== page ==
My sister and I take turns breaking down and building each other up. We text and email a lot during the day. She calls me with updates after she talks to the ICU nurses. She tells me over and over that I can call them myself and get updates, but I don’t know what to say to the nurses, or how to understand what they tell me. She has the medical background. She asks questions in that special code of medical language that I can’t decipher, the code that tells her volumes through data. She gets his temperature (the highs and lows). She checks on his oxygen, on his heart rate. She knows what all the different medications are that they’re trying, and what their dosages mean. She knows which is a sedative and which is for fever and which are his normal medications that he takes on a daily basis. She takes in all those terms, all those numbers and knows if he’s doing better today than he was yesterday. I say only, “What’s going on? Is he better? Have you fixed him? Why can’t you fix him?”

When the nurses answer my sister, they speak in that shared, common language. When the nurses speak with me, they speak in the dumbed-down language that they reserve for the Muggles of the medical world. “He’s doing a bit better today! Just wait, one of these days it’ll be like flipping a switch and he’ll be back to himself!” They are kind and professional and caring to both of us.

He has started coming back to us, slowly. He started speaking yesterday. When I visited him this afternoon, I couldn’t understand much of what he was saying. He wasn’t too responsive to me, and I realized that I wasn’t speaking loud enough. The nurse bustled around, belting out questions and getting crisp responses from him. I went to leave and spoke loudly, like she did. It felt like shouting to me. “Daddy! I’m leaving now but I will be back tomorrow. I love you!” He opened his eyes, puckered his lips, and gave me a kiss. He said, “I love you.” My heart soared and everything inside stilled and the universe tilted a little bit back towards center. And I realized that I will never again take it for granted when he says, “I love you.” I will remember when he asks me, for the fifth time, “Did you lock your doors? Did you close the garage?” he is really saying, “I want you to be safe because I love you.”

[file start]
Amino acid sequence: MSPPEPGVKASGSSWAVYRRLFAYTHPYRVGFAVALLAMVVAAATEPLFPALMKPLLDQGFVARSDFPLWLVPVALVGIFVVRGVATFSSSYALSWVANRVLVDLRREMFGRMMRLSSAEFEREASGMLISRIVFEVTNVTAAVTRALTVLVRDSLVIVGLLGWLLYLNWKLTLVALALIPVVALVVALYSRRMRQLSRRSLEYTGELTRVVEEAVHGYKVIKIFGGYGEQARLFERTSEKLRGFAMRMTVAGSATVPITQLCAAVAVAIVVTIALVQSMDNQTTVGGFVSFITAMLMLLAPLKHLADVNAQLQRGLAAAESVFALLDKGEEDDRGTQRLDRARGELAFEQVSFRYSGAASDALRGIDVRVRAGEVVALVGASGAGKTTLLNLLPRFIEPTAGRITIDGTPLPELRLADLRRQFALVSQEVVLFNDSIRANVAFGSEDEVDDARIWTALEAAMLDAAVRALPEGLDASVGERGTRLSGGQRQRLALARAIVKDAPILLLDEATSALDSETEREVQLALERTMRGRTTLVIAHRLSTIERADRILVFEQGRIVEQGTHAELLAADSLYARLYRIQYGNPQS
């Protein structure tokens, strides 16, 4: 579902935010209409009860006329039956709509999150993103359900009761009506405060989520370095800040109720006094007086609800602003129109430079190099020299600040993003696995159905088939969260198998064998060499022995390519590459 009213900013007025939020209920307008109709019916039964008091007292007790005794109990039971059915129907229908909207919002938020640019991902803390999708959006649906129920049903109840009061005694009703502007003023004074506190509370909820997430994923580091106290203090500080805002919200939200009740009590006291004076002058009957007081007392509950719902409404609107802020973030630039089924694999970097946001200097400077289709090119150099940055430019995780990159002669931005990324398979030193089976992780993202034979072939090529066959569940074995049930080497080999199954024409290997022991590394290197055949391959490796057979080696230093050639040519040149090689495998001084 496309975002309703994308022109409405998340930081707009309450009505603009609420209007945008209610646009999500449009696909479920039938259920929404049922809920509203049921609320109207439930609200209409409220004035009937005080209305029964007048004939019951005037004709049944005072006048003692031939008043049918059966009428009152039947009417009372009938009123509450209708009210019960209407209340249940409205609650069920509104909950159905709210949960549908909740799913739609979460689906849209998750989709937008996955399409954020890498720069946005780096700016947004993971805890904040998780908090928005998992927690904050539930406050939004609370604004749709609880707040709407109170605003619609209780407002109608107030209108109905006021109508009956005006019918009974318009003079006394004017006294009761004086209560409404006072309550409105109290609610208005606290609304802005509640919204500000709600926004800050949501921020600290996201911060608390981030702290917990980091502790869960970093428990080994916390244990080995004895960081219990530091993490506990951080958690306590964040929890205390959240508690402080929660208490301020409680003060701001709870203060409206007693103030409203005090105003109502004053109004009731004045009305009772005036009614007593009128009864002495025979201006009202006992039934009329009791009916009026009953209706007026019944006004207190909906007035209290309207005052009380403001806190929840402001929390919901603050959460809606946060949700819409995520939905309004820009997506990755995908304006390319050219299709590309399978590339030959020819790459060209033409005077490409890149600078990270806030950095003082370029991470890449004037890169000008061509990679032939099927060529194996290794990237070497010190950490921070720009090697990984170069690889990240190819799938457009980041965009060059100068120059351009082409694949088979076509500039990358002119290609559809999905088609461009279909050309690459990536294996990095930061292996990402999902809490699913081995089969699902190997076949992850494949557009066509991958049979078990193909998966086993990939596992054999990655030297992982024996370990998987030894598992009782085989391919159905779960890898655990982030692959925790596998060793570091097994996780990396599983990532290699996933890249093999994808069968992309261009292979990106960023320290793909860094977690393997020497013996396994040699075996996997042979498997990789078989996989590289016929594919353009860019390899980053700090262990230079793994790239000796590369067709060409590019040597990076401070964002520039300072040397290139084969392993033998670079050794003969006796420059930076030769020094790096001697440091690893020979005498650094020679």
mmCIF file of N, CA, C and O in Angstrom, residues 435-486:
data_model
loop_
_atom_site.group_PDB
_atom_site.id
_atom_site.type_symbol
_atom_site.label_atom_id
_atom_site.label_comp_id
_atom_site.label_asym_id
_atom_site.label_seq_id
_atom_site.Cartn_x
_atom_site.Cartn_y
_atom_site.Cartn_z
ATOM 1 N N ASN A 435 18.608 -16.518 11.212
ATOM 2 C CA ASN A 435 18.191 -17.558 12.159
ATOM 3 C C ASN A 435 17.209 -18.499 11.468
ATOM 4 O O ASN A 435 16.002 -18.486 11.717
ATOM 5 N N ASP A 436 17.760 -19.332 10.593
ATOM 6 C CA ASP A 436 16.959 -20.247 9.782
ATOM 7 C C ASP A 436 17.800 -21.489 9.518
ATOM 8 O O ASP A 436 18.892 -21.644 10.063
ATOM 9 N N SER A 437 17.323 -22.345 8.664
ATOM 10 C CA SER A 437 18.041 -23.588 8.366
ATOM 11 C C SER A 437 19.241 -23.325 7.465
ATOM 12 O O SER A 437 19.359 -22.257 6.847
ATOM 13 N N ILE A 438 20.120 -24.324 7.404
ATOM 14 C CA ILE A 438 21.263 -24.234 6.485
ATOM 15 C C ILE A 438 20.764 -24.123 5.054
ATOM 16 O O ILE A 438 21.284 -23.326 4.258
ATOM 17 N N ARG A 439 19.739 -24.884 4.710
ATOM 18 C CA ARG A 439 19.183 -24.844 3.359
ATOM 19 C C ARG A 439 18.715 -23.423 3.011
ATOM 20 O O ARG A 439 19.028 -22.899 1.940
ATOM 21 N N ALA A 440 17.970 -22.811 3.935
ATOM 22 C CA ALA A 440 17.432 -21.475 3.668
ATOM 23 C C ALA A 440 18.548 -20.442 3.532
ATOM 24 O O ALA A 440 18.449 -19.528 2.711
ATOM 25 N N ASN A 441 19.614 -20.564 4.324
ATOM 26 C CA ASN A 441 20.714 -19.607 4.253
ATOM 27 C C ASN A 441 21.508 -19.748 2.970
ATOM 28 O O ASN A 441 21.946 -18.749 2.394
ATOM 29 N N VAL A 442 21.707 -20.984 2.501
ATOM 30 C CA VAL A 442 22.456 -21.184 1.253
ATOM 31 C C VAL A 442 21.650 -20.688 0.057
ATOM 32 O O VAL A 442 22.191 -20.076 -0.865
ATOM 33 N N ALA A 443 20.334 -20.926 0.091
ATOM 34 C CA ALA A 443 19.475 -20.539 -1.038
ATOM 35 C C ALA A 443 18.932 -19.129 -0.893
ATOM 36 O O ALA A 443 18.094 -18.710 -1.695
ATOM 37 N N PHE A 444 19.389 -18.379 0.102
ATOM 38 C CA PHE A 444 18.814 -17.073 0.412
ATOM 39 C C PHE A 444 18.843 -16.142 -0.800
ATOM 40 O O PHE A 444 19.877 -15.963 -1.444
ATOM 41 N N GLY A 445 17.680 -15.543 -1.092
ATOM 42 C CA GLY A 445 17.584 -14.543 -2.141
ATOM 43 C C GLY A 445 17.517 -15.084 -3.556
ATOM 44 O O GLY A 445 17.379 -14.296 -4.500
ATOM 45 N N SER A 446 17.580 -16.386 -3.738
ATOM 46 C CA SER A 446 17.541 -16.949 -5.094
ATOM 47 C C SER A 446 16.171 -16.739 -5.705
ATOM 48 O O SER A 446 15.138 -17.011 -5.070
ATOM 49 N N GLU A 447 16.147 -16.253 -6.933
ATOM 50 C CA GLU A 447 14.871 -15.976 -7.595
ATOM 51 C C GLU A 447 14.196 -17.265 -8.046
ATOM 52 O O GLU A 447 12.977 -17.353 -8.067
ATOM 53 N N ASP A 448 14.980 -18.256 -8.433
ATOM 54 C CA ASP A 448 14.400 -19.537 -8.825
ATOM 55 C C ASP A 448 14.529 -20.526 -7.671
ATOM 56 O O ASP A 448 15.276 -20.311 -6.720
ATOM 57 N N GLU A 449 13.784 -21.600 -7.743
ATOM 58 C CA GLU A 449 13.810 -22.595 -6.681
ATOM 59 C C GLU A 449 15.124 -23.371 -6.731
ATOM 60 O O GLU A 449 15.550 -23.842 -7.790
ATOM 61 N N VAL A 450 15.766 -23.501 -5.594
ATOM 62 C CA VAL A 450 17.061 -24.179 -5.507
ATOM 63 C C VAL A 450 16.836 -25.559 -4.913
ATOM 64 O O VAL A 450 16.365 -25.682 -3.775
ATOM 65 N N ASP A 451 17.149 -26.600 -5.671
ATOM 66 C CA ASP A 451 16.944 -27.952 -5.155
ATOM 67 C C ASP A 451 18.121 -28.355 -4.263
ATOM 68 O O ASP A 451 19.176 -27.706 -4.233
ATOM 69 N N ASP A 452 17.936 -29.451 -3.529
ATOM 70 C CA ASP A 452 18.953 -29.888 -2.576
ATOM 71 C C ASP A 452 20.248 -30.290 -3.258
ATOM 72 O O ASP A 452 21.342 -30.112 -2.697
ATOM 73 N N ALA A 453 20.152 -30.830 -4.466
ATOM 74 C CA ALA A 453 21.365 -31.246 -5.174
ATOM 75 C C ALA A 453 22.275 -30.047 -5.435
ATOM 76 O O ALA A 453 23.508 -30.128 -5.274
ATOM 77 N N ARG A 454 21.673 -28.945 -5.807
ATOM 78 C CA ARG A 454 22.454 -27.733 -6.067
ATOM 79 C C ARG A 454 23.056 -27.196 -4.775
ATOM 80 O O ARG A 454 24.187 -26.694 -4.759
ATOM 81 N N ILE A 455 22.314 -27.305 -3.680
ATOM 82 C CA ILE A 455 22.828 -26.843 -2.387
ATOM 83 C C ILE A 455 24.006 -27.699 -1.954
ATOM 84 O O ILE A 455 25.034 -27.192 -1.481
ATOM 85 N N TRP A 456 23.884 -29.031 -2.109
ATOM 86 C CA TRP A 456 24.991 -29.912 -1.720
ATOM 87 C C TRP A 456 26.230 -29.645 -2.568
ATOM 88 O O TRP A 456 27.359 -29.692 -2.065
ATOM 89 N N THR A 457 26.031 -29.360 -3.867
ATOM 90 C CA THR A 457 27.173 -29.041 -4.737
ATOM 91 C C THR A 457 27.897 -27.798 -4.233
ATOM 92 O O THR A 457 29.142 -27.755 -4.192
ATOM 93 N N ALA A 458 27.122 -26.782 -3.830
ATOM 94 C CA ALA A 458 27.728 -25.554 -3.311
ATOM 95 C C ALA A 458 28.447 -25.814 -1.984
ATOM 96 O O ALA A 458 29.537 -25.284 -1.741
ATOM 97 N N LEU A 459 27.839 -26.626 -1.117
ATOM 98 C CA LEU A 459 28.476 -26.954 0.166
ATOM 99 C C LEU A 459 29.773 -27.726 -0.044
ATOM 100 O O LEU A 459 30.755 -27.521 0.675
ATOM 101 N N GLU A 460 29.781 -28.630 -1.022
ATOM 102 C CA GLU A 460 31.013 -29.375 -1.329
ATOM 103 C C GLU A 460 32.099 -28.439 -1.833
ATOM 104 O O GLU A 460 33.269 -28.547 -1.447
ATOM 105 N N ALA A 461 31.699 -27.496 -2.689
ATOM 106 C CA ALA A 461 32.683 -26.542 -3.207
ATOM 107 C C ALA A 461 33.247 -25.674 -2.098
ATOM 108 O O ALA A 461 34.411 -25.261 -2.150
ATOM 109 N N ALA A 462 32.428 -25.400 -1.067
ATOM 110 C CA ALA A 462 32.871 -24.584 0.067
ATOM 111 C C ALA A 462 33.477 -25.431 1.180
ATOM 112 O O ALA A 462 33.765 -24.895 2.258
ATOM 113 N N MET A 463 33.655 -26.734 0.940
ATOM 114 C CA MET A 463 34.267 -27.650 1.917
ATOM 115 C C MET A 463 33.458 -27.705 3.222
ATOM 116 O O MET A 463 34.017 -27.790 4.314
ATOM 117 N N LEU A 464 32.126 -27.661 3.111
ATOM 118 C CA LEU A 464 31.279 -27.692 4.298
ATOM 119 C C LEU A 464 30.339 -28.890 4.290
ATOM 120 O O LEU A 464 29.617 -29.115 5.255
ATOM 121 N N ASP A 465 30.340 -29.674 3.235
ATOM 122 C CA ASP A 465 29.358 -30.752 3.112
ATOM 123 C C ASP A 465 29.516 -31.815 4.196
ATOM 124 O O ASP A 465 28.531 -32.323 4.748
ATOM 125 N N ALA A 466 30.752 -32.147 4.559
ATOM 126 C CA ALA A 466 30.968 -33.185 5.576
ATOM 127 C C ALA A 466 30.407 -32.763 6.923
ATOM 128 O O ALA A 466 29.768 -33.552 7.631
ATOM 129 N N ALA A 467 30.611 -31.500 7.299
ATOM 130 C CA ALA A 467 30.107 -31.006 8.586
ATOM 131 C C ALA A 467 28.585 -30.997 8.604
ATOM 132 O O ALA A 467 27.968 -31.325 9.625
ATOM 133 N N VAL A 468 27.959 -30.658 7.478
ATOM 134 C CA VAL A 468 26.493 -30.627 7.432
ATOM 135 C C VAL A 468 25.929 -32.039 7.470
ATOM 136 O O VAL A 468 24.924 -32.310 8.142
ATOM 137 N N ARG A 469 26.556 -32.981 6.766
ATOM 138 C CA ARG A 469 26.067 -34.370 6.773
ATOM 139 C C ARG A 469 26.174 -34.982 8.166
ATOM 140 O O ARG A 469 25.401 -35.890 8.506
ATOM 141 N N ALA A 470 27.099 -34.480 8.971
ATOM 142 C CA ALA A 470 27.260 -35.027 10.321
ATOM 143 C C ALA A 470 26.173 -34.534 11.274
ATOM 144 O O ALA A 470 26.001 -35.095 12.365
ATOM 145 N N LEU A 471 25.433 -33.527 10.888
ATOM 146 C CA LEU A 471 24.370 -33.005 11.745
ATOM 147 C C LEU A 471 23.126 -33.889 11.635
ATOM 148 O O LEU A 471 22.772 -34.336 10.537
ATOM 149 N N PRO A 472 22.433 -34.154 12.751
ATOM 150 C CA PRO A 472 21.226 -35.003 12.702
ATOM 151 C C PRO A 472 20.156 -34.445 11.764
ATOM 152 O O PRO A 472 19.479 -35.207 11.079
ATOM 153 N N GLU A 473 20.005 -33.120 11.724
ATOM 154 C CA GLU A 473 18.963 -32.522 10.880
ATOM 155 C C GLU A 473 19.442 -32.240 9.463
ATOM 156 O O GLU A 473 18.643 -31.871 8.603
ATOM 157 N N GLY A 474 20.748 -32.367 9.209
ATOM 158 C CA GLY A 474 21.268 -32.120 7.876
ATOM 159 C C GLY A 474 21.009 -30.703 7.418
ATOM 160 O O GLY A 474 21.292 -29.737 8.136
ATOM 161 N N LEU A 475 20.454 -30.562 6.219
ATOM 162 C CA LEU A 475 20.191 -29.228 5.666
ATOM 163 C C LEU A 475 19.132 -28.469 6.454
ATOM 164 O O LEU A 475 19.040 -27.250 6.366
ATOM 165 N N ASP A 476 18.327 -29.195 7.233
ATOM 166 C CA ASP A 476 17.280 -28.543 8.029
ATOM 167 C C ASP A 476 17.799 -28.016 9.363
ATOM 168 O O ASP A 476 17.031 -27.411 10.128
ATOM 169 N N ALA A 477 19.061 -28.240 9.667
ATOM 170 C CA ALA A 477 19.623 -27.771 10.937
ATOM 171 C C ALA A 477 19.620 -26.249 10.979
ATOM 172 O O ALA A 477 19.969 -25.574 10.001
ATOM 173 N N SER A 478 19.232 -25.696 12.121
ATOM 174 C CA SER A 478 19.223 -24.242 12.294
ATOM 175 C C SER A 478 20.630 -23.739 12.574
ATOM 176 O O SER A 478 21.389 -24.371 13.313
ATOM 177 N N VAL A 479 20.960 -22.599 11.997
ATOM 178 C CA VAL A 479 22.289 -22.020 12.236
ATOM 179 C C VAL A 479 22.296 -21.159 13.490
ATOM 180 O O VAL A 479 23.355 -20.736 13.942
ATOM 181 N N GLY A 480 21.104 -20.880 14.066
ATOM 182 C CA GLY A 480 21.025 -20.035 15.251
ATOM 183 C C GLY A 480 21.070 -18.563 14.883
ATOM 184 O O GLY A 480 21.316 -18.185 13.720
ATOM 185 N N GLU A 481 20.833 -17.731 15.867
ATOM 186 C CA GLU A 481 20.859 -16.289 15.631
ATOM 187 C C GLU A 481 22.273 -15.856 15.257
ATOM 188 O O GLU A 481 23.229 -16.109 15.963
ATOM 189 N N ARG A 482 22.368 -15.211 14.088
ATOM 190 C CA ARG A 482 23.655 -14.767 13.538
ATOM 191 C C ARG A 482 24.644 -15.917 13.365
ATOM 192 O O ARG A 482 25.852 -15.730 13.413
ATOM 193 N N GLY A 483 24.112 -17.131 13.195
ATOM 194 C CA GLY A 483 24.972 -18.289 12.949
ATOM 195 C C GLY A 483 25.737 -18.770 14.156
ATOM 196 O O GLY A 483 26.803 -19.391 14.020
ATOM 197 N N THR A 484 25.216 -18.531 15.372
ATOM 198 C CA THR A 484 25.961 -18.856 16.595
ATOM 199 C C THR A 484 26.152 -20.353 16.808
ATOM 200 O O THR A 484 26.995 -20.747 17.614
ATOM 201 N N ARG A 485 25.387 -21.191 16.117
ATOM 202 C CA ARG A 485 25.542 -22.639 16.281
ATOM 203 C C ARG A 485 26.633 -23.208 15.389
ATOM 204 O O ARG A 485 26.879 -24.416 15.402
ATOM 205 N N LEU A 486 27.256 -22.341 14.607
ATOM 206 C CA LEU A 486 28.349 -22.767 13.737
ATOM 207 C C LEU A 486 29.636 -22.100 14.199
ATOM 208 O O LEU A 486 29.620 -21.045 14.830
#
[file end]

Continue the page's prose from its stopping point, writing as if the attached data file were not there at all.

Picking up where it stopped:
This Thursday was good. I am moved into a new office at work and today felt settled there. (Maintenance hung my pictures yesterday, which always makes it feel like home.) I had a wonderful end-of-the-year lunch with colleagues after an end-of-the-year plenary faculty meeting where five of my peers were recognized for being amazing people. There were doughnuts in the faculty lounge this morning. The rain stopped and the sun came out and Daddy said, “I love you.”

I’m sitting here with a group of writers, some of us writing and some of us talking about writing, and nothing is blowing up. When I arrived tonight, anxious because of how the past Thursdays have gone, two of my writer friends immediately looked me in the eye and asked how things are going. I relaxed, and said, “Much better, thanks.”

And then I sat down and started writing.

Occupied. Thanks!

Forgive me if this is rambley but my mind is jumping all the over the place and I can’t keep up with the thoughts and they’re starting to pile up and so I just need to get them out before they overflow and I have a big mess to clean up.

This Girl Scout stuff. It escalated terribly last Wednesday night and then early Thursday morning I caught the 6:05 to Chicago while feeling like I was going to throw up, simultaneously upset that I had to leave when I felt so bad and grateful that I had the distraction. I found the little bag in the seatback in front of me just in case, and I have never, ever had to find the little bag, so that freaked me out. And then when I was in Chicago for the day I spent the seminar breaks texting with my sister and calling the neurologist’s nurse because my mother’s tremors are escalating and clearly the meds aren’t helping and why the heck haven’t you called me back because I have left three messages in three days and my dad has called and my sister has called and this is my mother for Pete’s sake. Thursday was hard. Really hard.